ON THE COVER
WHO BUILT ROMAN ROADS?
“The rolling English drunkard”, wrote GK Chesterton, “made the rolling English road”. Then along came Roman engineers to straighten things out with martial efficiency. Thus one of the great premises of British history and popular culture. But it may be quite wrong. Tim Malim and Laurence Hayes give full details of the Shropshire dig that found a prehistoric metalled road.
AMONG OTHER STORIES
PROFESOR MUNAKATA’S ADVENTURE
A manga comic story about a violent plot against the British Museum sold 200,000 copies in Japan. Now it has been translated into English, and we have exclusive extracts from the book to be published by the BM in October. We reveal how the artist Hoshino Yukinobu was inspired by a British archaeologist who dug at Stonehenge in 1901 – and which of two modern theories about Stonehenge that recently went head to head in the media is adopted in the book
FIRST SCOTTISH GOLD LUNULA IN OVER 100 YEARS
Scraps of gold found by a detectorist in Dumfries & Galloway will focus attention on the mystery that is the lunula, a flat, crescent-shaped neck ornament thought to date from around 2300–2200BC, and described by some archaeologists as a symbol of power.
COMPLETE PREHISTORIC SWORDS EXCAVATED IN FENS
In the first century BC two iron swords were cast into a river in what is now Cambridgeshire. With echoes of the mythical Arthur’s sword Excalibur being thrown into an enchanted lake, such events seem to have been common. What is highly unusual is that in this case, the two swords were carefully excavated by archaeologists, and found to be almost complete, with their wooden handles and scabbards still intact.
Jim Leary and David Field have worked at several of Wiltshire’s great neolithic monuments, not least Silbury Hill and the henge at Marden (where Leary has recently directed important excavations). Noting that these are sited by springs and streams, they here take a wider view of the religious significance of fresh water in Britain some 5,000 years ago. Was the Thames once a sacred river to rival the Ganges?
LOST DARK AGE POWER BASE FOUND
Archaeologists believe their excavations beside the famous Pictish engraved stones at Rhynie, Aberdeenshire, have identified a previously unknown Dark Age power centre, comparable in significance to royal sites in Scotland such as Dunadd, seat of the Scots, or Tintagel in Cornwall, whose rulers may all have been killed in battle before AD1000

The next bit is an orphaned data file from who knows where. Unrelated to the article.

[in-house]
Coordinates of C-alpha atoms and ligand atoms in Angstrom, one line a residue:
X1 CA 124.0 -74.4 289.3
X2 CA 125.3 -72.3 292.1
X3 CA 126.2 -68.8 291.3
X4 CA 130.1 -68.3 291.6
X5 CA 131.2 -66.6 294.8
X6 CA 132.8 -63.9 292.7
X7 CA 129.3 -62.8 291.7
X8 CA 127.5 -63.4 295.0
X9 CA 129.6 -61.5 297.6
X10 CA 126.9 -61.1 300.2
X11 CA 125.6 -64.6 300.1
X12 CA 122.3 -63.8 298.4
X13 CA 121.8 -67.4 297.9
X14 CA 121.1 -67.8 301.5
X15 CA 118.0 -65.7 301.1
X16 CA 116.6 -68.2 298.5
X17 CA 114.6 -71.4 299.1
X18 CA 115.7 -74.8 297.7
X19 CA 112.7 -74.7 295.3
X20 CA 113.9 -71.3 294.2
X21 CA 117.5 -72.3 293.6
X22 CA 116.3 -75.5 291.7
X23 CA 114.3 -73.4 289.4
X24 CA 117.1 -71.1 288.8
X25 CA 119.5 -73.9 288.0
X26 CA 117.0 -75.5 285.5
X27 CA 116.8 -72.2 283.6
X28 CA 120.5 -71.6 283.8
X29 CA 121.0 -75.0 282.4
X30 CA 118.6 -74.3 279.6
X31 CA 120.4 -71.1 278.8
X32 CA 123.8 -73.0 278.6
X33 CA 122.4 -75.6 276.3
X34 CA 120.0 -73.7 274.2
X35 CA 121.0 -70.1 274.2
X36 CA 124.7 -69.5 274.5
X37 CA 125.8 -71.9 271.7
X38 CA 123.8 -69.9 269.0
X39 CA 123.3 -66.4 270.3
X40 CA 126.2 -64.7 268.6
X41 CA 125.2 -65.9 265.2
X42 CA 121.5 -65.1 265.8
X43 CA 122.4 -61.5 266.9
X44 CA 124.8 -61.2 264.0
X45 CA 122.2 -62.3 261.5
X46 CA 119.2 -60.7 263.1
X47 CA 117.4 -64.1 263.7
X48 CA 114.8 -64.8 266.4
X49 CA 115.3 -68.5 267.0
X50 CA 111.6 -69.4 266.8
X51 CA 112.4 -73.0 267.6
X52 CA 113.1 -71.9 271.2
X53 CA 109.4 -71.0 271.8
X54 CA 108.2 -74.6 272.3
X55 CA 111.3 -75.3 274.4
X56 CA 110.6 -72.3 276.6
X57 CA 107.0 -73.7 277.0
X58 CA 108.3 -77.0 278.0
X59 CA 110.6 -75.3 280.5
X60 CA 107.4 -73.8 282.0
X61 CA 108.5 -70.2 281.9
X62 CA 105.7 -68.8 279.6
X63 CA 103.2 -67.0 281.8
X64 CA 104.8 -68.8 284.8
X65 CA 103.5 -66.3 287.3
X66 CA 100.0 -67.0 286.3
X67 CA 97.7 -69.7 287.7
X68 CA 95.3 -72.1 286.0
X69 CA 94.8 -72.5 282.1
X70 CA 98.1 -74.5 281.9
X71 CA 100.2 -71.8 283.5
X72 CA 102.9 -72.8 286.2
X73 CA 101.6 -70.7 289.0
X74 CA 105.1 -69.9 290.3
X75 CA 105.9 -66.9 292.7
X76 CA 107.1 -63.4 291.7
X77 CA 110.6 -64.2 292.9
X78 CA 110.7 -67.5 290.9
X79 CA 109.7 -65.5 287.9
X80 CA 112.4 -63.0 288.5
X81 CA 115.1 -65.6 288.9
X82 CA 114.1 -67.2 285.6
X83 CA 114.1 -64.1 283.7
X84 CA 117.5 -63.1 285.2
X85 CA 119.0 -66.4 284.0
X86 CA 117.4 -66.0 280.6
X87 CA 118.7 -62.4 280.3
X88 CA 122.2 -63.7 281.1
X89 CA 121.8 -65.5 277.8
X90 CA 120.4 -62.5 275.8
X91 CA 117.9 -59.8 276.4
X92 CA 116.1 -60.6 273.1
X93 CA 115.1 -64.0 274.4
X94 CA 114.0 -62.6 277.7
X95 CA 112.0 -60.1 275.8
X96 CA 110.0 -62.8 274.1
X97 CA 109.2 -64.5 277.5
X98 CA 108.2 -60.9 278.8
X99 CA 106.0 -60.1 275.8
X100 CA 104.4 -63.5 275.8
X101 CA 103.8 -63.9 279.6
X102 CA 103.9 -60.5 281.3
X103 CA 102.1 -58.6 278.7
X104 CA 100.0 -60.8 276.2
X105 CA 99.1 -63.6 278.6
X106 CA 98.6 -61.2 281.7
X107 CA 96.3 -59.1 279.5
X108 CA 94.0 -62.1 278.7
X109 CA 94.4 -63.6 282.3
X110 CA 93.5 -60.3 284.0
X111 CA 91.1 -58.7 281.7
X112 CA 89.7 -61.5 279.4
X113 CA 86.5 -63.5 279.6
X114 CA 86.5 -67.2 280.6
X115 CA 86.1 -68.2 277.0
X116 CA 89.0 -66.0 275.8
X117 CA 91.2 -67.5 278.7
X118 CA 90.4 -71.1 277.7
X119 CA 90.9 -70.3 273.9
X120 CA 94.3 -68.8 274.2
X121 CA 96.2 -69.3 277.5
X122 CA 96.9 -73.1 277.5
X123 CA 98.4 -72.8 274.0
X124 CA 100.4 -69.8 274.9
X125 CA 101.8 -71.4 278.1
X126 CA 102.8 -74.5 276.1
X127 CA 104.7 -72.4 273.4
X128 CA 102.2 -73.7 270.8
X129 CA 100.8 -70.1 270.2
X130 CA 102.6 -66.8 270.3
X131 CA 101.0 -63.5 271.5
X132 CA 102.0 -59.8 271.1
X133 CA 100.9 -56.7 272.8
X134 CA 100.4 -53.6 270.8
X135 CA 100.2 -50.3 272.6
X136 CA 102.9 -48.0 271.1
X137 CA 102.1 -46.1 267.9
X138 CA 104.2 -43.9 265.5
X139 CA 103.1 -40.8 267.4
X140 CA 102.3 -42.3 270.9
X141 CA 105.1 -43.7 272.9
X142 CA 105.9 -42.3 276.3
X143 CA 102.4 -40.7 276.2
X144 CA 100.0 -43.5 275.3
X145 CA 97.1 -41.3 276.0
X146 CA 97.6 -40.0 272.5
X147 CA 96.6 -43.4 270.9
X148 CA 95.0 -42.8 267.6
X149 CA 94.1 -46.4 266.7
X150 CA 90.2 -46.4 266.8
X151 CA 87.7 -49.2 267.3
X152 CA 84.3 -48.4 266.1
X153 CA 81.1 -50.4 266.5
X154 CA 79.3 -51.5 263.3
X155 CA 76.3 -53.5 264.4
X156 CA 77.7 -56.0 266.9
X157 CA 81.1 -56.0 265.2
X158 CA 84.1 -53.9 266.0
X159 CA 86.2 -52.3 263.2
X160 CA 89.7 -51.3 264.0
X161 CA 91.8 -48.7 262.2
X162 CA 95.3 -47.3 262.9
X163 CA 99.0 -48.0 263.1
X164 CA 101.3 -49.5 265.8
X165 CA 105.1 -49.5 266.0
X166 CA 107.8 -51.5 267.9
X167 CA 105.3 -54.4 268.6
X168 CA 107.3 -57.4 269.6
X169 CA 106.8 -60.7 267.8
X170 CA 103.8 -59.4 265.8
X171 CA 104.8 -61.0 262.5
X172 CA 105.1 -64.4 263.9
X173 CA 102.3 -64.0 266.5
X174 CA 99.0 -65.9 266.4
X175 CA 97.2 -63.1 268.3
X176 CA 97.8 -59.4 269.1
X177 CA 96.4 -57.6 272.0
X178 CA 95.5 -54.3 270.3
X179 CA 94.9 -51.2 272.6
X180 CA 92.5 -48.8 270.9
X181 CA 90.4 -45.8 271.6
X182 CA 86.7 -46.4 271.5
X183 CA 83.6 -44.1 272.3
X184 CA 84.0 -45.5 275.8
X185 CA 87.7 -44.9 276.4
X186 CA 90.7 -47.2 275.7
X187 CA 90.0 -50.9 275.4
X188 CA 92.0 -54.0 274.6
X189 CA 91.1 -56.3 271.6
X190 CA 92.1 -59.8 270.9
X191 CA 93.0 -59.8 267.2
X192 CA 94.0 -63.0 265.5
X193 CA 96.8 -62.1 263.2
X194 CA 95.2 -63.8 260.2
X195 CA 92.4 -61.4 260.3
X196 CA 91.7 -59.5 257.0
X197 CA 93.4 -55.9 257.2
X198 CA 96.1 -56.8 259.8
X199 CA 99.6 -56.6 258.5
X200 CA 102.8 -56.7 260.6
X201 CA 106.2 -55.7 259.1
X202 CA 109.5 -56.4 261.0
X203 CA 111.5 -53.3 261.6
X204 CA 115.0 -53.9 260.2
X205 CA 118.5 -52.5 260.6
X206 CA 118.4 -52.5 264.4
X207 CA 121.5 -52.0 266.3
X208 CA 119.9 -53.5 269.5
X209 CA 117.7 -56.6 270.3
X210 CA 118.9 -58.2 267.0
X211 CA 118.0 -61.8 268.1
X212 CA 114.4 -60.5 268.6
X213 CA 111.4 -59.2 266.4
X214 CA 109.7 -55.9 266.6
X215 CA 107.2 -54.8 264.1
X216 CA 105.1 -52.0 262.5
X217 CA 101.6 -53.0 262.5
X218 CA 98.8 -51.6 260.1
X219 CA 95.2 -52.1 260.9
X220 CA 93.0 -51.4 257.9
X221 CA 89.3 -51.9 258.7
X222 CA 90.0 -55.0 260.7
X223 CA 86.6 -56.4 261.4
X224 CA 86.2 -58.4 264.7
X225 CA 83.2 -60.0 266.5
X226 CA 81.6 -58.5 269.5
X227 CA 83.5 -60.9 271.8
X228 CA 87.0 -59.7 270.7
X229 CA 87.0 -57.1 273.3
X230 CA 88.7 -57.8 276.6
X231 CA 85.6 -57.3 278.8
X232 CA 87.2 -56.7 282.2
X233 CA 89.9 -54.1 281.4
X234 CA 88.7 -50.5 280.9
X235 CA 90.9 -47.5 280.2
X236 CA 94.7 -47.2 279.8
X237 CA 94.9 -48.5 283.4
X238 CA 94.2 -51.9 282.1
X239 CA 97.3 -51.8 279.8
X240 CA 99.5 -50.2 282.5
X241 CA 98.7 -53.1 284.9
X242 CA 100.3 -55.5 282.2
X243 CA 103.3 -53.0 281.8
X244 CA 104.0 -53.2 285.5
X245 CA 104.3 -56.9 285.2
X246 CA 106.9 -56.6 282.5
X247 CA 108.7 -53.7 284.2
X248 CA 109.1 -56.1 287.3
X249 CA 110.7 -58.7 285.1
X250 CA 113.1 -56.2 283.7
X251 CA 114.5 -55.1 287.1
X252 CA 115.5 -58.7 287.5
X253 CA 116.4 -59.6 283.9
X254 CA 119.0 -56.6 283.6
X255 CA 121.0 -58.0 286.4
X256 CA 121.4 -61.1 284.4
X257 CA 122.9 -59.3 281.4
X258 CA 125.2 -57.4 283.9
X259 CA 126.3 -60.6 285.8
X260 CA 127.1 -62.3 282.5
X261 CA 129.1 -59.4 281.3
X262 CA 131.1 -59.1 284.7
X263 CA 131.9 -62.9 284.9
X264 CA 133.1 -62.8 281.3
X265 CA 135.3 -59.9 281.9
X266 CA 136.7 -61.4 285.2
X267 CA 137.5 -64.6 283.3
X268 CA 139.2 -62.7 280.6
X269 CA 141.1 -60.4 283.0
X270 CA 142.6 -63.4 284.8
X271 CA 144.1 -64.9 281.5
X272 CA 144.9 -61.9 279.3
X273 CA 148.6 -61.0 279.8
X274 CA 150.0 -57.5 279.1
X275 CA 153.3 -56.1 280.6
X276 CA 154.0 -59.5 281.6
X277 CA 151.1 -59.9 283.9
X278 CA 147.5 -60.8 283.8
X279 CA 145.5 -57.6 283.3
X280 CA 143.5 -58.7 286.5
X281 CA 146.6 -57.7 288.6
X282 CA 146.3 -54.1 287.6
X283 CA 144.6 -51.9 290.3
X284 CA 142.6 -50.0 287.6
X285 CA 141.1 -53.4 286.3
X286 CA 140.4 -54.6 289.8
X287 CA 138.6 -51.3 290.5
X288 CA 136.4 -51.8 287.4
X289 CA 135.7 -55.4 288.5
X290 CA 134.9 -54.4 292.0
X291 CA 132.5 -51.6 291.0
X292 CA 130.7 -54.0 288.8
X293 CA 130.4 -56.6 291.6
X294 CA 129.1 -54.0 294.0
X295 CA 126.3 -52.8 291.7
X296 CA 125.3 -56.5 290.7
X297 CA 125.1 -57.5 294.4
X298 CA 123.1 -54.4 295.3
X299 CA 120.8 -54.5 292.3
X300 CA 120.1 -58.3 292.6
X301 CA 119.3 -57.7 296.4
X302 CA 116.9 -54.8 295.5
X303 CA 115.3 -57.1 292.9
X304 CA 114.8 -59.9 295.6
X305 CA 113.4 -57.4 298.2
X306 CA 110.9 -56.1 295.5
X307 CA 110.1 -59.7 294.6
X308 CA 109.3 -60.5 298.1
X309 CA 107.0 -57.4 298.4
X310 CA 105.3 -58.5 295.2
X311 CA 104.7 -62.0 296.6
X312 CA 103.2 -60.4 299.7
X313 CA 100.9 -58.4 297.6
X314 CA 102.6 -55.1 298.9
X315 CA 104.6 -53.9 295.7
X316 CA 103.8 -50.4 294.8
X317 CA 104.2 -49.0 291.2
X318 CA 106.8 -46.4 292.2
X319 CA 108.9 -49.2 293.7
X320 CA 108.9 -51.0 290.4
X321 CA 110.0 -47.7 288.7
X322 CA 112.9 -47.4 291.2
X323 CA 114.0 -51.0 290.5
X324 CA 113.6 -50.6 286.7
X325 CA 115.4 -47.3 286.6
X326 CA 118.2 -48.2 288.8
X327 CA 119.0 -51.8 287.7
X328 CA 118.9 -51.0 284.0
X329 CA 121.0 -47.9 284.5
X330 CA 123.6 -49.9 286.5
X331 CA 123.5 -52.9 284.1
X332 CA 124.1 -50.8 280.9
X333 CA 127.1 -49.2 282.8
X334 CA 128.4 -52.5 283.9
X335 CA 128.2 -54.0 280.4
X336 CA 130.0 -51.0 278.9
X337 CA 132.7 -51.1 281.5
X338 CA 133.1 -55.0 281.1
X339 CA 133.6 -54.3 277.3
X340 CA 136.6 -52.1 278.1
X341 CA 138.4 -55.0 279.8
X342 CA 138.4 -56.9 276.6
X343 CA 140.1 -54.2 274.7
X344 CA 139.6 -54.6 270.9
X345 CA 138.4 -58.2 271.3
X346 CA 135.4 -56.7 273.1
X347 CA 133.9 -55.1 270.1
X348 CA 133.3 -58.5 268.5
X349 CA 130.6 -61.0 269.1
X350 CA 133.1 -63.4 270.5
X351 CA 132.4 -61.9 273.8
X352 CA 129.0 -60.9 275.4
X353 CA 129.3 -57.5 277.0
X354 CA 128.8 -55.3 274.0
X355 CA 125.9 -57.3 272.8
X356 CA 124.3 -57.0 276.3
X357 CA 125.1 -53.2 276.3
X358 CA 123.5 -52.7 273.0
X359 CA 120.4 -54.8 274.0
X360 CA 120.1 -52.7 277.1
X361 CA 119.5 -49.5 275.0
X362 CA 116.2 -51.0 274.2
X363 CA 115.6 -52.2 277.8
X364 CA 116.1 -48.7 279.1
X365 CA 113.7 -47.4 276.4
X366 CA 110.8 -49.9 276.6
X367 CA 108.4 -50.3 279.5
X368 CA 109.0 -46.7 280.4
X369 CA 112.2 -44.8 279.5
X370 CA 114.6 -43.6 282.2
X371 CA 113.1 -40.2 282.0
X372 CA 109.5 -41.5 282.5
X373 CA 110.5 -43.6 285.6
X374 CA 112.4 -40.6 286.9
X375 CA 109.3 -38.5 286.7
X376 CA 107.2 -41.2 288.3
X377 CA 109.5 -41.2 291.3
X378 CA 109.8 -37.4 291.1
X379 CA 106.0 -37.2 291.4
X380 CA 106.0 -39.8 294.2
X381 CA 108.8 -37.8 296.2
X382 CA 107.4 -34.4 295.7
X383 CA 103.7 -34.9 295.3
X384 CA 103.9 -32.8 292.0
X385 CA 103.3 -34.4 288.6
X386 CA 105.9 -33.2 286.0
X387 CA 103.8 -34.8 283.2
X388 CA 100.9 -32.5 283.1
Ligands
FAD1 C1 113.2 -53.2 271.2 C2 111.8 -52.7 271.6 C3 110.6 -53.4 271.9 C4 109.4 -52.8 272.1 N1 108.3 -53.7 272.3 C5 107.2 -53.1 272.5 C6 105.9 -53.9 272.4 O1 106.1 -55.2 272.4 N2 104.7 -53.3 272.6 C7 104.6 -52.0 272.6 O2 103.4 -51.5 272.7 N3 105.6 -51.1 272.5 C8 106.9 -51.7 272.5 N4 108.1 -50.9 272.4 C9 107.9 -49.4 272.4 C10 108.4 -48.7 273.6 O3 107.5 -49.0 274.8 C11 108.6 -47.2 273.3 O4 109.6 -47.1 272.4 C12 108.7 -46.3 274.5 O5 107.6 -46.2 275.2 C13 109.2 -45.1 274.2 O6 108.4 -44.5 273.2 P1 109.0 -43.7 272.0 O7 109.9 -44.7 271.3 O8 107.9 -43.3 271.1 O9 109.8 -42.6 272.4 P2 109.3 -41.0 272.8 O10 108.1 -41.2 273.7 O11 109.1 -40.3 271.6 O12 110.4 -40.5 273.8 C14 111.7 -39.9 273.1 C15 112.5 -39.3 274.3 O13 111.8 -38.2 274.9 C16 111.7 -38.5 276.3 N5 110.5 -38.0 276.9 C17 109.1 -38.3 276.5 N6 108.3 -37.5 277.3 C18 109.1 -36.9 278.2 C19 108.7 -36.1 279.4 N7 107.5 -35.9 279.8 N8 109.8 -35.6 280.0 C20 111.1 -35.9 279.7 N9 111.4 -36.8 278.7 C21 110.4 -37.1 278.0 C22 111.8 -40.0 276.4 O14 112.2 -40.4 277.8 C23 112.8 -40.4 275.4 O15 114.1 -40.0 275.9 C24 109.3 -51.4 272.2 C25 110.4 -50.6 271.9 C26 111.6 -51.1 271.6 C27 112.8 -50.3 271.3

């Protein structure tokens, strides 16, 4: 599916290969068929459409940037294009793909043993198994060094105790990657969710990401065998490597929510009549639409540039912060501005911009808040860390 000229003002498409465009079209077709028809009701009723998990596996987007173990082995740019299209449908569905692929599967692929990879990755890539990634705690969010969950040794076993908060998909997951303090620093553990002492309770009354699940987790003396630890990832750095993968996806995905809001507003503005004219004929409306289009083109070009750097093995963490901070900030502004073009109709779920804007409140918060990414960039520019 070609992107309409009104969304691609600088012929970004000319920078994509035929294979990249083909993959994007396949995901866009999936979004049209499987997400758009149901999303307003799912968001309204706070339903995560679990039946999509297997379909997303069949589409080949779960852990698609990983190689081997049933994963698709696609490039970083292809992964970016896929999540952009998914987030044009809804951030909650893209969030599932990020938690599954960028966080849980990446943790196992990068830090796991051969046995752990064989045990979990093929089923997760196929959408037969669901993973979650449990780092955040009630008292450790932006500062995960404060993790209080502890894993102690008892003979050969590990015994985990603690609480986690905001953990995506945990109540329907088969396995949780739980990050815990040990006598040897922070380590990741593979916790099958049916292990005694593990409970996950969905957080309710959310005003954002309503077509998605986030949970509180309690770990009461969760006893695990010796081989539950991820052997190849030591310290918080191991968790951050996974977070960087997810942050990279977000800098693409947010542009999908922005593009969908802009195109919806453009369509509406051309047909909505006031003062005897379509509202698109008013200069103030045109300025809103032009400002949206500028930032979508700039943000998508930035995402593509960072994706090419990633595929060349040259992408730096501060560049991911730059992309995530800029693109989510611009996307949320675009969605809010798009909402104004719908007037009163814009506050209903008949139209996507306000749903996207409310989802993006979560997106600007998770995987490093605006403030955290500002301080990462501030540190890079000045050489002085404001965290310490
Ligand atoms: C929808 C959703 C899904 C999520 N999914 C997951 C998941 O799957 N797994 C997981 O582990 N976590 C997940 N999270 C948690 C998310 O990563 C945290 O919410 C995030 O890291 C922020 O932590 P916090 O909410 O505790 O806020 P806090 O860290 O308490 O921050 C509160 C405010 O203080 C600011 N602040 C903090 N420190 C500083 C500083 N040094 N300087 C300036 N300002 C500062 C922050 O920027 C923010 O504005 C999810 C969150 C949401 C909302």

7 ARCHAEOLOGICAL SOCIETIES
As one celebrates its 40th anniversary, another its 50th and a third its 150th – and a fourth looks back on its 300th – British Archaeology honours the regional archaeological society
THE LAW OF THE LAND
Government and law are shadowy features of the past, leaving subtle traces that present a difficult challenge for landscape archaeology. Yet, say Stuart Brookes, Andrew Reynolds and John Baker, recognising how pre-modern societies governed is crucial to understanding their worlds. Archaeology has much to say on the subject
THE BULLDOZER, THE SCHEDULER & THE COUNCIL LEADER
Archaeology and heritage are suffering as the country tries to pay off its debts. Perhaps we shouldn’t worry – it will get better. But will it? Three cases show how bad things can be, while some archaeologists are hopeful. Is this the beginning of the end? Or can imaginative action now lead to a glowing future?
* My archaeology
Mayan archaeologist and Times archaeology correspondent, Norman Hammond
Detectorists are not all bad
* In view
Greg Bailey found BBC TV’s Planet of the Apemen in search of a voice
Is archaeology a science?
* Mick’s travels
Mick Aston celebrates the life and work of the late Philip Rahtz
Great digs, Roman mosaics and Anglo-Saxon metalwork
The UK’s only archaeological events listing, with exhibition reviews
* CBA correspondent
Mike Heyworth defends England’s new planning policy
How archaeologists might reach the drinking public